- Make sure you have a case. If it’s rumor and innuendo that is at the core of your suspicions, you won’t go far. Law enforcement expects whistleblowers to come armed with the “who, what, when, how, and why” of the facts–another reason you need to talk to a lawyer.
- Welcome hard questions and difficult truths. Most attorneys working in this space work on a contingency fee basis, which means their time is at risk. Expect their evaluation to take awhile. They have to be satisfied that the case has merit, down into the details. They don’t want to waste anyone’s time: yours, theirs, or the government’s.
- Get an honest lawyer who’s had some success in the whistleblower area. This is a highly specialized area of the law, and even a competent lawyer can be in over his or her head if not familiar with the nuances of the whistleblower laws. Ask what whistleblower cases they have taken all the way through trial or settlement. If they don’t have several they can cite to you, keep looking.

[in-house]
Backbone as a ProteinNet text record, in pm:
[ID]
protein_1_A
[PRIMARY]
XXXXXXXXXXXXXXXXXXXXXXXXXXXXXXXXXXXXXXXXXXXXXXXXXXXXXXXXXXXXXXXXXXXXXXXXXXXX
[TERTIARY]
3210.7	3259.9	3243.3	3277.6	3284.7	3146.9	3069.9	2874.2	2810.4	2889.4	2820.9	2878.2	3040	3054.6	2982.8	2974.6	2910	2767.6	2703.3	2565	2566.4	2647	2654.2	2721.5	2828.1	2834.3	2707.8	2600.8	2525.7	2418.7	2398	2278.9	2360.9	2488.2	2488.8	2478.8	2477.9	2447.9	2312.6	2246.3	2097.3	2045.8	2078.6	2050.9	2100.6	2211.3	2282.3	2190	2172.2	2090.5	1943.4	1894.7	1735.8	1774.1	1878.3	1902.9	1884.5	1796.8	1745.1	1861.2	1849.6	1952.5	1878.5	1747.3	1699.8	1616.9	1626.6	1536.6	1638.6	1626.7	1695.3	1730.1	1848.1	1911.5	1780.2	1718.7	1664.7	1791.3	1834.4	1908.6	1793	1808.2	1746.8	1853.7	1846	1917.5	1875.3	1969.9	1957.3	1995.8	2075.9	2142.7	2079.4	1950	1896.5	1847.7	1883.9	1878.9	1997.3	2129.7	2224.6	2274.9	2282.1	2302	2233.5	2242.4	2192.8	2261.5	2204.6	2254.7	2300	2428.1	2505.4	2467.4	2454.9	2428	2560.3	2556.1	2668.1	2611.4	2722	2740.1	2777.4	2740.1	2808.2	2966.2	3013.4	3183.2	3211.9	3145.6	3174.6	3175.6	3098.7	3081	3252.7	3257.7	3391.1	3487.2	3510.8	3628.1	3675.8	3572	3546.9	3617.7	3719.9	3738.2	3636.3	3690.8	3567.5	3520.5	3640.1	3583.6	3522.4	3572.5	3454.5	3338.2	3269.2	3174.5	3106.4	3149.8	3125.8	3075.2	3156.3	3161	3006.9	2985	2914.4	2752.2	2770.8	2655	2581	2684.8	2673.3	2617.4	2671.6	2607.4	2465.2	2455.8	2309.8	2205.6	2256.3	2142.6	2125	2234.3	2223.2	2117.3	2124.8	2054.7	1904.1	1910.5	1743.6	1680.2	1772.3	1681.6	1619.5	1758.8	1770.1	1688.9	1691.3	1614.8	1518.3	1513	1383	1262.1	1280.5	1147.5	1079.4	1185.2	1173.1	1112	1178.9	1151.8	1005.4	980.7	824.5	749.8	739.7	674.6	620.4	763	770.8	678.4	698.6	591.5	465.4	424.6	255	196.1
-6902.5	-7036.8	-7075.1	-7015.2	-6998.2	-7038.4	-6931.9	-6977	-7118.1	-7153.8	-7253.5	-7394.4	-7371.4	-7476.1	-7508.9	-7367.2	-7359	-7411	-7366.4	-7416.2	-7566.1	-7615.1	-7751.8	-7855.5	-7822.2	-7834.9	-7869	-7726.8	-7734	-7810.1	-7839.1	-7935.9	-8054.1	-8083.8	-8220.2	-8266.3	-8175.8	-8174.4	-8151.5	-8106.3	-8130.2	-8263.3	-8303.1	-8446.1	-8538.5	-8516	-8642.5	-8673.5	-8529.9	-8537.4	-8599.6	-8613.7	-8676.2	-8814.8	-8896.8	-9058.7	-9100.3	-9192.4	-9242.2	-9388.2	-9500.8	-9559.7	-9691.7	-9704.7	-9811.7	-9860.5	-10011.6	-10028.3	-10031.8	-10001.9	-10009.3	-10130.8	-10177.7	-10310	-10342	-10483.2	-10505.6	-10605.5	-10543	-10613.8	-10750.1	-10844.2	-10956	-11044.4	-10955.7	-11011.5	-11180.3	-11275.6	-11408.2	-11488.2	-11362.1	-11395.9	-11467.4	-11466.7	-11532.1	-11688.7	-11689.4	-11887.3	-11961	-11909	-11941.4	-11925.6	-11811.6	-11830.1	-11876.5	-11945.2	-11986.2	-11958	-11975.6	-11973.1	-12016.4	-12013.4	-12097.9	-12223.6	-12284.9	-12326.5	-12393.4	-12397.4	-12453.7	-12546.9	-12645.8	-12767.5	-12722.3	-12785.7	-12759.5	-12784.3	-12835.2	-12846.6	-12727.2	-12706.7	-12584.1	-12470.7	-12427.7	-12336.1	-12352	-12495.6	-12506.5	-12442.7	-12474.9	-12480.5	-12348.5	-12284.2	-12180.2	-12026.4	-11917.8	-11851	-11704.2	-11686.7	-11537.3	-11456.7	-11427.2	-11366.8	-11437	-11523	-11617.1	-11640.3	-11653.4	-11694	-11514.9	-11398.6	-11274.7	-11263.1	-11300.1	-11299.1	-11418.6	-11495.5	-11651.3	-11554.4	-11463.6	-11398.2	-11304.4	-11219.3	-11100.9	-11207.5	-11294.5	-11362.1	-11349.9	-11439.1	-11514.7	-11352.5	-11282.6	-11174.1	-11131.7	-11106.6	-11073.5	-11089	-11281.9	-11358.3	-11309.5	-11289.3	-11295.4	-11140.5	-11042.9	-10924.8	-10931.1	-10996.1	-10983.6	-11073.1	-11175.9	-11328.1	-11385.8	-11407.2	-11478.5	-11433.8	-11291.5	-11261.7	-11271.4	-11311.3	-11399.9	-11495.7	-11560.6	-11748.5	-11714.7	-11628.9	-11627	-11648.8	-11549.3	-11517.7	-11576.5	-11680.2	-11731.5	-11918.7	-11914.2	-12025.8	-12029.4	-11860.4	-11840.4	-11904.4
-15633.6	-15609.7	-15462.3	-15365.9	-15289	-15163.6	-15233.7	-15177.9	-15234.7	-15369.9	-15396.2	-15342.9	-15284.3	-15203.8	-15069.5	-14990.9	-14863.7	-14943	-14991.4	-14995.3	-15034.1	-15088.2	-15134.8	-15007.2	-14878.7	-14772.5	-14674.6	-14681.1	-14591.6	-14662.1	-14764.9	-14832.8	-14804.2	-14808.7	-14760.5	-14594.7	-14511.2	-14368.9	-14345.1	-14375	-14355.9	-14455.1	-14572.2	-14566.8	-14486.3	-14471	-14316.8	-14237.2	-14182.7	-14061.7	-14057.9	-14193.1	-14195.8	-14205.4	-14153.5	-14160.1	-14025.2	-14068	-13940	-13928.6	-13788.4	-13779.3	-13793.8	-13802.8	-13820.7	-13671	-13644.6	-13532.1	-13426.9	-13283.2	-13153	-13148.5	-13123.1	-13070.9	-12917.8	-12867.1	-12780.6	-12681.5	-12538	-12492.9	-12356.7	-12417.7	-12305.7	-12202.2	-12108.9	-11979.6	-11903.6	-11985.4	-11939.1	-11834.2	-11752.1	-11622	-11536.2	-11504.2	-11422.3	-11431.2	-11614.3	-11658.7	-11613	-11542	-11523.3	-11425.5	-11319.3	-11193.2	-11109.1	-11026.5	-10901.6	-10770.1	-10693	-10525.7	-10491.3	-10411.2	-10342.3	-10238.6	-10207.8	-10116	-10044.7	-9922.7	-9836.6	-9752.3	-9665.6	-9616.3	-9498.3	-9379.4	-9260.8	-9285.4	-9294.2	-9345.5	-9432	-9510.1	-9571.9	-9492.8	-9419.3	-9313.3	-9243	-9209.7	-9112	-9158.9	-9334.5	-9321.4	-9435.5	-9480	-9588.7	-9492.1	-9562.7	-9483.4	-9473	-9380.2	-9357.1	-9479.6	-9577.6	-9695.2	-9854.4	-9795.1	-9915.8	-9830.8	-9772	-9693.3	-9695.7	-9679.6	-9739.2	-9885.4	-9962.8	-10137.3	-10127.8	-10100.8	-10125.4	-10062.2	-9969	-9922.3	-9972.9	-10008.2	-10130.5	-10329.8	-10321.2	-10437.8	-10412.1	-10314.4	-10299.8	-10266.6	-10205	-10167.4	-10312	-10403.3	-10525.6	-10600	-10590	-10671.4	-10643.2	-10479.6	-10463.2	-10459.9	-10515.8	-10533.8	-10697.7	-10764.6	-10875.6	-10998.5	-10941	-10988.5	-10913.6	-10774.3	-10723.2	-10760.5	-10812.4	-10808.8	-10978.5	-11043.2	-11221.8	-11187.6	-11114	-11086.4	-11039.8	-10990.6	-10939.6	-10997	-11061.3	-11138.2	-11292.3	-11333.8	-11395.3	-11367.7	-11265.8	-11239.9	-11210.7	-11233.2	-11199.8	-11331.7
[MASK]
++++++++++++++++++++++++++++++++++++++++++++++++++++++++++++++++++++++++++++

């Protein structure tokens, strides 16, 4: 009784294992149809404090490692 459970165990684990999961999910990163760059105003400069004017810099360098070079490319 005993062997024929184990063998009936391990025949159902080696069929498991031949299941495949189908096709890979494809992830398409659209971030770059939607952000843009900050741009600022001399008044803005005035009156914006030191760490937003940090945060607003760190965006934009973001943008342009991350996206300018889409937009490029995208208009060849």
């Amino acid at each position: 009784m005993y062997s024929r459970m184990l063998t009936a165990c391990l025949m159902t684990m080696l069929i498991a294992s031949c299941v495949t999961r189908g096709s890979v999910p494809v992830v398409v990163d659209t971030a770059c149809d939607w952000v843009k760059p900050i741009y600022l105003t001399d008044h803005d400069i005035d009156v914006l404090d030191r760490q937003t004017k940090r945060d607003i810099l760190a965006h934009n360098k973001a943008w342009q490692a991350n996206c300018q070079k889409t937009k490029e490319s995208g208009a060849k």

- Prepare for the long haul. These cases take a long time usually, long as in 4-10 years. Like the child in the backseat who asks “How much longer before we get there?” on the family trip, whistleblowers need to expect a long process–two years away from wherever you are now.
- Prepare to be outed. Although whistleblower cases are filed under seal if pursuant to the False Claims Act, or confidentially if pursuant to the IRS or SEC whistleblower programs, there is no guarantee of indefinite anonymity. Usually we are able to keep our clients’ names out of sight until the end of a successful case, but sometimes defendants figure it out anyway (by educated guessing or reading the tea leaves of what the government is asking for). So expect collateral consequences in your career and maybe even in your social life.